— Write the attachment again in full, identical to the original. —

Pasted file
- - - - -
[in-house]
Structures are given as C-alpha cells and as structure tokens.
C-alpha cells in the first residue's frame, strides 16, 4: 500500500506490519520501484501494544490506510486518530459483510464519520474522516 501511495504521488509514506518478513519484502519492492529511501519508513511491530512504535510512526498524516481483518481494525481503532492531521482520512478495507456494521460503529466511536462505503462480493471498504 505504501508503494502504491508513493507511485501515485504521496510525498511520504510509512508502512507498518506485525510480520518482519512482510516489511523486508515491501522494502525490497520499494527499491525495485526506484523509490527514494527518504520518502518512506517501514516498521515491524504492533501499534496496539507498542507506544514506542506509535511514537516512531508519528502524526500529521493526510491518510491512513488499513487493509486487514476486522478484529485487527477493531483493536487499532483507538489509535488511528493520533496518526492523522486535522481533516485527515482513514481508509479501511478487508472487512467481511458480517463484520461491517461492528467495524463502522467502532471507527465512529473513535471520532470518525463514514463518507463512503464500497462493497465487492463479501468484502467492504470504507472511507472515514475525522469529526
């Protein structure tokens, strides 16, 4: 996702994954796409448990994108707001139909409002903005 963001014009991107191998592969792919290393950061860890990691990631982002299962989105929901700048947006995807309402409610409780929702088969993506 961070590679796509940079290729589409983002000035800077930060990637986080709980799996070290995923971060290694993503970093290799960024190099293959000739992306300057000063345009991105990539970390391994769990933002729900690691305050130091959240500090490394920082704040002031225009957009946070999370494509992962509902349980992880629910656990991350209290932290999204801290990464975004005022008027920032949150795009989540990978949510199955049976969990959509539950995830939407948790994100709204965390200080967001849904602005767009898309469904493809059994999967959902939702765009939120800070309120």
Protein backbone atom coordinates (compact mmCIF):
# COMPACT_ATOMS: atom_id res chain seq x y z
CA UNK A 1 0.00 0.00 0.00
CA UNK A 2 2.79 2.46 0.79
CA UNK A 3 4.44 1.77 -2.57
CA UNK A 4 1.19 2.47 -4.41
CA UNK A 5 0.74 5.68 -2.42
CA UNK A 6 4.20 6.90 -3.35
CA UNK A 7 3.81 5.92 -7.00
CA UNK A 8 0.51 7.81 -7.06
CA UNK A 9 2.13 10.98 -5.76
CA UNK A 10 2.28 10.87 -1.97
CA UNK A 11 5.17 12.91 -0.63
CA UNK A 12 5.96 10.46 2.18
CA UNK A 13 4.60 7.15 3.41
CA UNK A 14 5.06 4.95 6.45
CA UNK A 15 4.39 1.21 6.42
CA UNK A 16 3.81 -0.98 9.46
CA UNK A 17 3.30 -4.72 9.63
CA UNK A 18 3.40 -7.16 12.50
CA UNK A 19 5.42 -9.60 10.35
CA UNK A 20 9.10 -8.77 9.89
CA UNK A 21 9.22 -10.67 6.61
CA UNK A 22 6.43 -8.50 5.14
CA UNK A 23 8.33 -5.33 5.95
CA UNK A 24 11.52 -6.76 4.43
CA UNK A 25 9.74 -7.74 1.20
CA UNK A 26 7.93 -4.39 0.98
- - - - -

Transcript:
[in-house]
Structures are given as C-alpha cells and as structure tokens.
C-alpha cells in the first residue's frame, strides 16, 4: 500500500506490519520501484501494544490506510486518530459483510464519520474522516 501511495504521488509514506518478513519484502519492492529511501519508513511491530512504535510512526498524516481483518481494525481503532492531521482520512478495507456494521460503529466511536462505503462480493471498504 505504501508503494502504491508513493507511485501515485504521496510525498511520504510509512508502512507498518506485525510480520518482519512482510516489511523486508515491501522494502525490497520499494527499491525495485526506484523509490527514494527518504520518502518512506517501514516498521515491524504492533501499534496496539507498542507506544514506542506509535511514537516512531508519528502524526500529521493526510491518510491512513488499513487493509486487514476486522478484529485487527477493531483493536487499532483507538489509535488511528493520533496518526492523522486535522481533516485527515482513514481508509479501511478487508472487512467481511458480517463484520461491517461492528467495524463502522467502532471507527465512529473513535471520532470518525463514514463518507463512503464500497462493497465487492463479501468484502467492504470504507472511507472515514475525522469529526
């Protein structure tokens, strides 16, 4: 996702994954796409448990994108707001139909409002903005 963001014009991107191998592969792919290393950061860890990691990631982002299962989105929901700048947006995807309402409610409780929702088969993506 961070590679796509940079290729589409983002000035800077930060990637986080709980799996070290995923971060290694993503970093290799960024190099293959000739992306300057000063345009991105990539970390391994769990933002729900690691305050130091959240500090490394920082704040002031225009957009946070999370494509992962509902349980992880629910656990991350209290932290999204801290990464975004005022008027920032949150795009989540990978949510199955049976969990959509539950995830939407948790994100709204965390200080967001849904602005767009898309469904493809059994999967959902939702765009939120800070309120």
Protein backbone atom coordinates (compact mmCIF):
# COMPACT_ATOMS: atom_id res chain seq x y z
CA UNK A 1 0.00 0.00 0.00
CA UNK A 2 2.79 2.46 0.79
CA UNK A 3 4.44 1.77 -2.57
CA UNK A 4 1.19 2.47 -4.41
CA UNK A 5 0.74 5.68 -2.42
CA UNK A 6 4.20 6.90 -3.35
CA UNK A 7 3.81 5.92 -7.00
CA UNK A 8 0.51 7.81 -7.06
CA UNK A 9 2.13 10.98 -5.76
CA UNK A 10 2.28 10.87 -1.97
CA UNK A 11 5.17 12.91 -0.63
CA UNK A 12 5.96 10.46 2.18
CA UNK A 13 4.60 7.15 3.41
CA UNK A 14 5.06 4.95 6.45
CA UNK A 15 4.39 1.21 6.42
CA UNK A 16 3.81 -0.98 9.46
CA UNK A 17 3.30 -4.72 9.63
CA UNK A 18 3.40 -7.16 12.50
CA UNK A 19 5.42 -9.60 10.35
CA UNK A 20 9.10 -8.77 9.89
CA UNK A 21 9.22 -10.67 6.61
CA UNK A 22 6.43 -8.50 5.14
CA UNK A 23 8.33 -5.33 5.95
CA UNK A 24 11.52 -6.76 4.43
CA UNK A 25 9.74 -7.74 1.20
CA UNK A 26 7.93 -4.39 0.98